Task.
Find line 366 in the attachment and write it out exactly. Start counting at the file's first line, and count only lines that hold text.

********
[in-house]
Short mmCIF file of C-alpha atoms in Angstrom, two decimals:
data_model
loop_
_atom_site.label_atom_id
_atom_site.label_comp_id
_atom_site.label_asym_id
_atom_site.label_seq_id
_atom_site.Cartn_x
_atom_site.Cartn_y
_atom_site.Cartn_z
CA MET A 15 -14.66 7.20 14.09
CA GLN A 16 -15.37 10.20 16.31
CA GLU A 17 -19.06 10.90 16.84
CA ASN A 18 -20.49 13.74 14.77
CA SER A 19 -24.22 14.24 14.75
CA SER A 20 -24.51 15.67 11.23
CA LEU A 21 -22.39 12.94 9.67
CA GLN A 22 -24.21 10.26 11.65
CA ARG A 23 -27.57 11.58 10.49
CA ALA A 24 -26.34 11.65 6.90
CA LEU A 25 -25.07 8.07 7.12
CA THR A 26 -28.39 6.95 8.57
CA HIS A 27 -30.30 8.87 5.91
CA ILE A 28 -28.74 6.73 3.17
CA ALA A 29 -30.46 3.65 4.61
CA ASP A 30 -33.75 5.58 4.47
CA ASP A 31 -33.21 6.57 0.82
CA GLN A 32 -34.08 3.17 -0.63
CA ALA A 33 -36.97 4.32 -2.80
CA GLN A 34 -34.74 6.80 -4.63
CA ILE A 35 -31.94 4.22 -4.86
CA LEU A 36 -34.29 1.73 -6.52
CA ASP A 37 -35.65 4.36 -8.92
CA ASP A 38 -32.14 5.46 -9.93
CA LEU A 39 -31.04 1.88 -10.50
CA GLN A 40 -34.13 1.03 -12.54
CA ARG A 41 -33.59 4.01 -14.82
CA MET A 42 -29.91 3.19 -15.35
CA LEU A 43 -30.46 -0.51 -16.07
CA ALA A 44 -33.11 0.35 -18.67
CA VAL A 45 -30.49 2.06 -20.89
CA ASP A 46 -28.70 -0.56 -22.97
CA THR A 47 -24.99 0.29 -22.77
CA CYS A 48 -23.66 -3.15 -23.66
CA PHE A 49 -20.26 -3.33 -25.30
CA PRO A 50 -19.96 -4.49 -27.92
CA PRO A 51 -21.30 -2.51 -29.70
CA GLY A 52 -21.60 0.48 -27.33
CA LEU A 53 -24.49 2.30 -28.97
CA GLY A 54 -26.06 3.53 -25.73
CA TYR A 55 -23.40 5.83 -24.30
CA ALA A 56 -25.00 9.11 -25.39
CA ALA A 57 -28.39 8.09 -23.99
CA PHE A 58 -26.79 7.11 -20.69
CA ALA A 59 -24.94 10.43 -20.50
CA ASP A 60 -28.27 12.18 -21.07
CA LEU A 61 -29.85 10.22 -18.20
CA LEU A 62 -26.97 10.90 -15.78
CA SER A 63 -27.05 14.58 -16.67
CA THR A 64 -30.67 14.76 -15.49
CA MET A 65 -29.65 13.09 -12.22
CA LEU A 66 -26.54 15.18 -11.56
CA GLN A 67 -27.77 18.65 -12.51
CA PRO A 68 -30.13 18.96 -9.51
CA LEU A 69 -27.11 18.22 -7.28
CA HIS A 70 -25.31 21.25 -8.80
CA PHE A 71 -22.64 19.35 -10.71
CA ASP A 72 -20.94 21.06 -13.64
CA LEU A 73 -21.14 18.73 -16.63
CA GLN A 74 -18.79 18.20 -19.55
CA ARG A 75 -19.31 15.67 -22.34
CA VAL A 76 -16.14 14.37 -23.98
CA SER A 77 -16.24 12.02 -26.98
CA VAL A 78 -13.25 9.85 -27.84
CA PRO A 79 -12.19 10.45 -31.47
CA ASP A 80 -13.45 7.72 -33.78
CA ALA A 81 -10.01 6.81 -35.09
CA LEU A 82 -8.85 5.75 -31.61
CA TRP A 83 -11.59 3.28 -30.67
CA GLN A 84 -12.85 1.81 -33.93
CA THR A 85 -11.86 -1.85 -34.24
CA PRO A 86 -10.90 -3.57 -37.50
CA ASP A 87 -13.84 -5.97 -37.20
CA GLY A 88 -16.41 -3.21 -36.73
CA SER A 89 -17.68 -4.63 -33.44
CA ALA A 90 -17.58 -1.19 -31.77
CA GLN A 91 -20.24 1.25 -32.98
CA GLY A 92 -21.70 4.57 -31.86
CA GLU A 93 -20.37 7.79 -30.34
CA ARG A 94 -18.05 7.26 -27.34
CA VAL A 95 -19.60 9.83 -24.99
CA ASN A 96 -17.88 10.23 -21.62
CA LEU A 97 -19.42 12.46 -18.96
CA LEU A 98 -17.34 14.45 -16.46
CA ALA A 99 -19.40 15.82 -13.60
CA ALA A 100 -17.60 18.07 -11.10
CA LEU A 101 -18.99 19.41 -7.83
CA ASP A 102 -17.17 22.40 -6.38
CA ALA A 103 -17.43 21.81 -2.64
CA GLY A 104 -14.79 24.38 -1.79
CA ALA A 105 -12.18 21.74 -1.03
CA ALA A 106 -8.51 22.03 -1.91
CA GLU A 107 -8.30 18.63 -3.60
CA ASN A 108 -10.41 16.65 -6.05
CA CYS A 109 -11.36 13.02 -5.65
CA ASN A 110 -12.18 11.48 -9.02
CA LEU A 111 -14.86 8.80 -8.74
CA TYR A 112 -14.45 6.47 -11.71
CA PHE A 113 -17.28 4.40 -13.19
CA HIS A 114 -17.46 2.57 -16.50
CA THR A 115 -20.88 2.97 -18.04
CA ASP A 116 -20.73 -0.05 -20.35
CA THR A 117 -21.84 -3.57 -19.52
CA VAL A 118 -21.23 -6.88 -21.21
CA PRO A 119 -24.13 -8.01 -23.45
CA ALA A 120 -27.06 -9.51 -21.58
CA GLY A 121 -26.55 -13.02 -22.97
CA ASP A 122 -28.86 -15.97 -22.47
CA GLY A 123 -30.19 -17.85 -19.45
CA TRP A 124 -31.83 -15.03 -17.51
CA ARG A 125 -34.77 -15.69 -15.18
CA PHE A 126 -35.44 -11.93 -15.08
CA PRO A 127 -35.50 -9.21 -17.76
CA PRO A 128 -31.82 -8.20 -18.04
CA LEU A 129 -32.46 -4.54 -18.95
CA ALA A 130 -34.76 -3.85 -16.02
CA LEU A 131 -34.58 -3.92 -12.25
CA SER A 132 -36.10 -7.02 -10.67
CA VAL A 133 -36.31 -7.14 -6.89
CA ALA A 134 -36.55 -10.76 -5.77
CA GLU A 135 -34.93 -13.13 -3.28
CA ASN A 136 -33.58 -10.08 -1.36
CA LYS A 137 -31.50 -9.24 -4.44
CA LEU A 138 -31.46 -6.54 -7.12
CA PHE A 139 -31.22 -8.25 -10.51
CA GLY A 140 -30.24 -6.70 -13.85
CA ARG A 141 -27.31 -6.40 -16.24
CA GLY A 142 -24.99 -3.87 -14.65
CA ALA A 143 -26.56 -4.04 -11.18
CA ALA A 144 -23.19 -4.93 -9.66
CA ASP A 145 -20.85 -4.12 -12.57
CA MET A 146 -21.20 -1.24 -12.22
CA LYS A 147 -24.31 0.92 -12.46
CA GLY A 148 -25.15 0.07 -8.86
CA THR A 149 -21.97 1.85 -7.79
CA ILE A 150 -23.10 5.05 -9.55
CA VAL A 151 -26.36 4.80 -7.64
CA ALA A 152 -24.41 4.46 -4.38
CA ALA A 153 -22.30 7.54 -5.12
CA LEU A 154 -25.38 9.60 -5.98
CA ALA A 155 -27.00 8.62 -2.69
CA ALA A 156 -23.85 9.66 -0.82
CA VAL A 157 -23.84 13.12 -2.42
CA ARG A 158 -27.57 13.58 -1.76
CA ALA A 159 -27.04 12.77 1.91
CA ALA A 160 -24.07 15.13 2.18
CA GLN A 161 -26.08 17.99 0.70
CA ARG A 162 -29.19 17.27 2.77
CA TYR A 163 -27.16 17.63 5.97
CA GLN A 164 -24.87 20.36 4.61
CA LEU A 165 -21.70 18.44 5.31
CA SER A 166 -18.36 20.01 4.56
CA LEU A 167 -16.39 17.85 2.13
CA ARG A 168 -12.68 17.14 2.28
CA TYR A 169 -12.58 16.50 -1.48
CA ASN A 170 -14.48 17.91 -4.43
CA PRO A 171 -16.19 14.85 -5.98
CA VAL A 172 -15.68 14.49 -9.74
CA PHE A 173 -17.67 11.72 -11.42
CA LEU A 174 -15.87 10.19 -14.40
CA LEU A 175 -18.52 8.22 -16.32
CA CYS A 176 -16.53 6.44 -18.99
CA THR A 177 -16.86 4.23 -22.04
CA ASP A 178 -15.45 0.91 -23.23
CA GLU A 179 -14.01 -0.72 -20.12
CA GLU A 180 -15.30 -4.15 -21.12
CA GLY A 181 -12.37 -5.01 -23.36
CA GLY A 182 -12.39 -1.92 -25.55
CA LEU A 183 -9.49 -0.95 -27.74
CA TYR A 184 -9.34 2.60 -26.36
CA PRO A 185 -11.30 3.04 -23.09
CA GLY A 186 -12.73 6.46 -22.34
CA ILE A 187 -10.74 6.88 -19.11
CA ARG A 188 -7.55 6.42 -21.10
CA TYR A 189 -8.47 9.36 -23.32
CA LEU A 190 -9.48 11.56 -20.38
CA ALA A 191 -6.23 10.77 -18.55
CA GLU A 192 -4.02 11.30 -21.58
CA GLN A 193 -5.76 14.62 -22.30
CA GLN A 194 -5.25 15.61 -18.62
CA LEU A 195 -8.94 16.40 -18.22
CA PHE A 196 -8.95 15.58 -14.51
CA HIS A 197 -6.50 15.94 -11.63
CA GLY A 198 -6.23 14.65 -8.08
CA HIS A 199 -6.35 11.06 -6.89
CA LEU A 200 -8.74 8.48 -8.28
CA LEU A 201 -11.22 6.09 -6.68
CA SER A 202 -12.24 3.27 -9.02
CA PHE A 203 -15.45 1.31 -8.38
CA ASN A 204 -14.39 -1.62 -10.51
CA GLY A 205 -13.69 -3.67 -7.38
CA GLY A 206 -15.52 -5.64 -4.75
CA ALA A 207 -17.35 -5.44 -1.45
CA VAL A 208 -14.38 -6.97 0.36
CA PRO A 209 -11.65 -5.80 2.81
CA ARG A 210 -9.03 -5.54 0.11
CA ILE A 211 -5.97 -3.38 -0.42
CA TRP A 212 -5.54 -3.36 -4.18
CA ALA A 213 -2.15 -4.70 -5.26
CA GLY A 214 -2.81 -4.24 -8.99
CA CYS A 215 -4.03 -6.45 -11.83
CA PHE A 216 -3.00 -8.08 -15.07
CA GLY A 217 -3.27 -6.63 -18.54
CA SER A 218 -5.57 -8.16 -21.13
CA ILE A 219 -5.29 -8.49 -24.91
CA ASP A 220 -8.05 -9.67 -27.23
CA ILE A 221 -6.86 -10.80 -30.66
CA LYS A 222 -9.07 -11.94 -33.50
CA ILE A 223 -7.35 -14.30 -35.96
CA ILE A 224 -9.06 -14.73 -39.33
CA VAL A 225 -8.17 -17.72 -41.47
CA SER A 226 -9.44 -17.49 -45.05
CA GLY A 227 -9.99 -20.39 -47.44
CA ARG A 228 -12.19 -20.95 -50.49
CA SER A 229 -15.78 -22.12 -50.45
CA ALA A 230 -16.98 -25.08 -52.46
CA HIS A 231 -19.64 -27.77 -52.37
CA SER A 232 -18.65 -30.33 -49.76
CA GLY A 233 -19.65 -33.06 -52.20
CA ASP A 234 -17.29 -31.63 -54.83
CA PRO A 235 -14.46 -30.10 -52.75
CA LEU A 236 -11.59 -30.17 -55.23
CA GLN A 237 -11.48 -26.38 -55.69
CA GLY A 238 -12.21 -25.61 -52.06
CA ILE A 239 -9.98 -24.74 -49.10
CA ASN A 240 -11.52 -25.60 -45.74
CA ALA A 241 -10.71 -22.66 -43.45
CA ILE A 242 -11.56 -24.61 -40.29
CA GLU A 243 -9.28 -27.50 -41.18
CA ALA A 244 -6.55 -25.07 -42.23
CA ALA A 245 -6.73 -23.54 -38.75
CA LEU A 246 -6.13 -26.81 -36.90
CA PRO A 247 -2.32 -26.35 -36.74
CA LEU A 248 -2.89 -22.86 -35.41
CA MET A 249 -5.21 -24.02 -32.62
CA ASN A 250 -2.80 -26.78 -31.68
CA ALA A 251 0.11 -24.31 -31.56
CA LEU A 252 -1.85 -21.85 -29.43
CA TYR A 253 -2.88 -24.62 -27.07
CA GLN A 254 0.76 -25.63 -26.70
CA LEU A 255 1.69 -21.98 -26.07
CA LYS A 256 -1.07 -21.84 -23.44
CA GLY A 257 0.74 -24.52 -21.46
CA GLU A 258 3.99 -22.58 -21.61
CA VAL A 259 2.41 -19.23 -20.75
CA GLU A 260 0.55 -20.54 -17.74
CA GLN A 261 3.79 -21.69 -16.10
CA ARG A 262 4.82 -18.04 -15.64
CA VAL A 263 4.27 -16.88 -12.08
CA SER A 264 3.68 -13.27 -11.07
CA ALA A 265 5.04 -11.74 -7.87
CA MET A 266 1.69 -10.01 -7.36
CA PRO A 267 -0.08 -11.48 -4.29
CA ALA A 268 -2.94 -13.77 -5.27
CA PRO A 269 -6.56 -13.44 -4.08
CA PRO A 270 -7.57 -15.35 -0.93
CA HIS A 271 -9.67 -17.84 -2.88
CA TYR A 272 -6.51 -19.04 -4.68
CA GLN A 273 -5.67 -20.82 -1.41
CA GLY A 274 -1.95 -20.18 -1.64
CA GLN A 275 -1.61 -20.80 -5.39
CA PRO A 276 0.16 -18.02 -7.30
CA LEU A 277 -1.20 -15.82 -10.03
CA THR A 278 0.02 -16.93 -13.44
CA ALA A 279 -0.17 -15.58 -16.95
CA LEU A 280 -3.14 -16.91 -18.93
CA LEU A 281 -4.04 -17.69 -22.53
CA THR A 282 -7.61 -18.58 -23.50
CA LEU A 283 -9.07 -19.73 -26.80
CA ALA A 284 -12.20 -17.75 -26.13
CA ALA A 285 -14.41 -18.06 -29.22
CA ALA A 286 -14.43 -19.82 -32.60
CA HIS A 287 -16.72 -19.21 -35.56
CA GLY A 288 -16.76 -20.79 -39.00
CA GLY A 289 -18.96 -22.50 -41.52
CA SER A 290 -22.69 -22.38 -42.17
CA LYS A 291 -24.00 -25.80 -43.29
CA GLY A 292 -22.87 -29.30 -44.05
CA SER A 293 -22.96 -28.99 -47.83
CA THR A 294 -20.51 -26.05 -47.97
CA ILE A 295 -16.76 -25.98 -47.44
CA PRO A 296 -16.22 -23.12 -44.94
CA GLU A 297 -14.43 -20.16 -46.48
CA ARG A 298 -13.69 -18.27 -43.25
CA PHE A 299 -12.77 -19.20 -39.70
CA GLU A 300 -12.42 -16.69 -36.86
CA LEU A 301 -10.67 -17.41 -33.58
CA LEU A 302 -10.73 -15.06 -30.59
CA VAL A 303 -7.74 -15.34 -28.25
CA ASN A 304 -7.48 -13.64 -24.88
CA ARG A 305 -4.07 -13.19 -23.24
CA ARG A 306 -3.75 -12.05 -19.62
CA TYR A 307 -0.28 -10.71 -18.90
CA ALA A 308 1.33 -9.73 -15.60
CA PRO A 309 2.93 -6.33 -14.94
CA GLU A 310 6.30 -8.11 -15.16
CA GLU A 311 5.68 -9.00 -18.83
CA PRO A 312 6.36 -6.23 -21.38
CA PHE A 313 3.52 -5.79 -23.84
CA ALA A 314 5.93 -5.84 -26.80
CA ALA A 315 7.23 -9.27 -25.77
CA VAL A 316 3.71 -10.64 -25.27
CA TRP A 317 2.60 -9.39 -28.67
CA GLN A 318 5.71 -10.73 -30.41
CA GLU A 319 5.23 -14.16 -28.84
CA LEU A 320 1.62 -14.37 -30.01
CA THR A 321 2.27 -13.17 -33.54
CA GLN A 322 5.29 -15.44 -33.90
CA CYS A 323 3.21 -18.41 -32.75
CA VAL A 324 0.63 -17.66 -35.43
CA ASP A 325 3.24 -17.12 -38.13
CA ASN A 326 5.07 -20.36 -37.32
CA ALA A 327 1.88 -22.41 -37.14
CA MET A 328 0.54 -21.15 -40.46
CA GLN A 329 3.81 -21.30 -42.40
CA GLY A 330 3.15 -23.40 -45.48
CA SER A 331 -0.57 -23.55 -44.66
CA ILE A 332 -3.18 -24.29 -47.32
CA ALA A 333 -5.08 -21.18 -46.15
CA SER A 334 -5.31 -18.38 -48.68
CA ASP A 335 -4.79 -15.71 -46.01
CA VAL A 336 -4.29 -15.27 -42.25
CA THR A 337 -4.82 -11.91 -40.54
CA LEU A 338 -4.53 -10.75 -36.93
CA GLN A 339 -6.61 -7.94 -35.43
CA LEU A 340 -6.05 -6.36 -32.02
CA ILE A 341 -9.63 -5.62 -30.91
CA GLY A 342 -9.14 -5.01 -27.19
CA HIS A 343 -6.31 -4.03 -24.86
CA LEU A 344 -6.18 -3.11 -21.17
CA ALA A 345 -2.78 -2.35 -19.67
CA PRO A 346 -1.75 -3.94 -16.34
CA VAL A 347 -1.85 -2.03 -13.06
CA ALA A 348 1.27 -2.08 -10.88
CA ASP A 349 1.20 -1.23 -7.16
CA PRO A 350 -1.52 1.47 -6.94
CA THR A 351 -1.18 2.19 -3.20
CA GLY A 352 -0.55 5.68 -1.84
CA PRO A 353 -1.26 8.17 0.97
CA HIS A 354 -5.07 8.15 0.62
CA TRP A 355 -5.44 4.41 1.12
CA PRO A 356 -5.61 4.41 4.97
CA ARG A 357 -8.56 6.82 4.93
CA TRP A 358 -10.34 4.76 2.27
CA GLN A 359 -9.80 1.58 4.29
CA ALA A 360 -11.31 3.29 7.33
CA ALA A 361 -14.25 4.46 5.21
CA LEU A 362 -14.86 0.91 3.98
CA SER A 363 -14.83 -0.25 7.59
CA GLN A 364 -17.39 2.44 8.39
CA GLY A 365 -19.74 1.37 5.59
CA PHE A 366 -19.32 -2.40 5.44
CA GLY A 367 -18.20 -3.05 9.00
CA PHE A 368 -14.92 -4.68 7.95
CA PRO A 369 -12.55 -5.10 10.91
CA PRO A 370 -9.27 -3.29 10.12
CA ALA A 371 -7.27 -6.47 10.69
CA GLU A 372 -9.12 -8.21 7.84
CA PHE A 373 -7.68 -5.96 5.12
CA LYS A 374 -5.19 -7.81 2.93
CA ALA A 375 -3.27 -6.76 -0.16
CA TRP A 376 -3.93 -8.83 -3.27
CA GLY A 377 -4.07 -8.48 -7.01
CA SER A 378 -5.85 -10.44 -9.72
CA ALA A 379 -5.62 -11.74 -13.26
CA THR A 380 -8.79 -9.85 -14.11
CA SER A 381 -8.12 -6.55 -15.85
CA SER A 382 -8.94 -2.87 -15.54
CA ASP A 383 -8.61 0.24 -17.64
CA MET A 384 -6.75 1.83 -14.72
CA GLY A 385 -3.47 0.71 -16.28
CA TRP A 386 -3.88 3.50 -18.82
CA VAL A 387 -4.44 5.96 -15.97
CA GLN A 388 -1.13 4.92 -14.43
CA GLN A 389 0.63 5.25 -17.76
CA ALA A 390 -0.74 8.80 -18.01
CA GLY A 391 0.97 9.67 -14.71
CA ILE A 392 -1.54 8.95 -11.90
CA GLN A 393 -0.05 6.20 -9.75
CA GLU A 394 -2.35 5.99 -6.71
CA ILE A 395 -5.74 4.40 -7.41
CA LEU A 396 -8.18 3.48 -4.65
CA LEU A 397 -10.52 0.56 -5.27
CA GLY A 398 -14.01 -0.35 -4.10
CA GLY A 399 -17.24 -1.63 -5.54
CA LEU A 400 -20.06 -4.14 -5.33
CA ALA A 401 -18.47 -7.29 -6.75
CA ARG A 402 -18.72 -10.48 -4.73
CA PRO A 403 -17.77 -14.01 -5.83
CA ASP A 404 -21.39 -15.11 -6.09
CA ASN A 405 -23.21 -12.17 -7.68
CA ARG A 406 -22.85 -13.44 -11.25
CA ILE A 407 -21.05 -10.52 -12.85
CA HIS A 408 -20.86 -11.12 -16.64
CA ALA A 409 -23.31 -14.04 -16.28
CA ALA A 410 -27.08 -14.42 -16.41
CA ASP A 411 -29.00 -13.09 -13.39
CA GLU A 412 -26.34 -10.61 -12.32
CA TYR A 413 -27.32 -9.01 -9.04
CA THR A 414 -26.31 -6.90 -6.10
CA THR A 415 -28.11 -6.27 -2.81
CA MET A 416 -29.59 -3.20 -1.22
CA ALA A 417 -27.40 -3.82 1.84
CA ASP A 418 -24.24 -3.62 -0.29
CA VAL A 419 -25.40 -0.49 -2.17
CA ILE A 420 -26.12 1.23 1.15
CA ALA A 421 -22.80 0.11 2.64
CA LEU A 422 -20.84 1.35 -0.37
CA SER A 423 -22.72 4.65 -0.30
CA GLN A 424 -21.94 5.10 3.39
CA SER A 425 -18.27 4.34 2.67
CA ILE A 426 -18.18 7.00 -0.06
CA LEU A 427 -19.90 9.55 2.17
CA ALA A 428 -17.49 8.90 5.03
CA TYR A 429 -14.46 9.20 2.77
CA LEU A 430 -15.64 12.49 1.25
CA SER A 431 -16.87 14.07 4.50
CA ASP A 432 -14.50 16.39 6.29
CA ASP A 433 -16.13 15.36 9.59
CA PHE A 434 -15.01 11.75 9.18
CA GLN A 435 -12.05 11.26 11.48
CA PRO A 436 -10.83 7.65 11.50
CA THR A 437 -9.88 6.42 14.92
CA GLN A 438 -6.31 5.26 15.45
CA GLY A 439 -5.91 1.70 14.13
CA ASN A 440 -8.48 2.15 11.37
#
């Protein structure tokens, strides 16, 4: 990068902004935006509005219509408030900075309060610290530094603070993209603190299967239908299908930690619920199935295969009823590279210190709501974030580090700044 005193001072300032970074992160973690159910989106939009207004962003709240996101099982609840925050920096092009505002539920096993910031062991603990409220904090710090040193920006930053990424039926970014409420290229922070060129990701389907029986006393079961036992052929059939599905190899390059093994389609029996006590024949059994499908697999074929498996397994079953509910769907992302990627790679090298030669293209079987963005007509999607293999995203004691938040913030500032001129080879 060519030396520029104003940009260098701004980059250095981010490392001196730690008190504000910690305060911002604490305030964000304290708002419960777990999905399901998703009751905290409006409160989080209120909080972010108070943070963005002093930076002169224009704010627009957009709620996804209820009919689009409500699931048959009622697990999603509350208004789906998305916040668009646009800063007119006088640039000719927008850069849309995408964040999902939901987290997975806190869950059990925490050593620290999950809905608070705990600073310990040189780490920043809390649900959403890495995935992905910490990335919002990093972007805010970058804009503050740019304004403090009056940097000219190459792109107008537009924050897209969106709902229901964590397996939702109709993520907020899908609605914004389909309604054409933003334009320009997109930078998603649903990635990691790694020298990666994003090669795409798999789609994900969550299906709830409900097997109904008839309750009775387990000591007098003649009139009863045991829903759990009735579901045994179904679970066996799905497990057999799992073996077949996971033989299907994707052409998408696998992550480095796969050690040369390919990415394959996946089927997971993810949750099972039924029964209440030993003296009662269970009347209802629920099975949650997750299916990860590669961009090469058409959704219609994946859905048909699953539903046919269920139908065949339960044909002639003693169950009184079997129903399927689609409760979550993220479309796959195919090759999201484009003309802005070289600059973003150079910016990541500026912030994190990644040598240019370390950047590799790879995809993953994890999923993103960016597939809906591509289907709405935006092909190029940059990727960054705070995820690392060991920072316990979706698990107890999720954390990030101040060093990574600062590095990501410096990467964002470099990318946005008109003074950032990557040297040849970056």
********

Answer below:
CA PRO A 369 -12.55 -5.10 10.91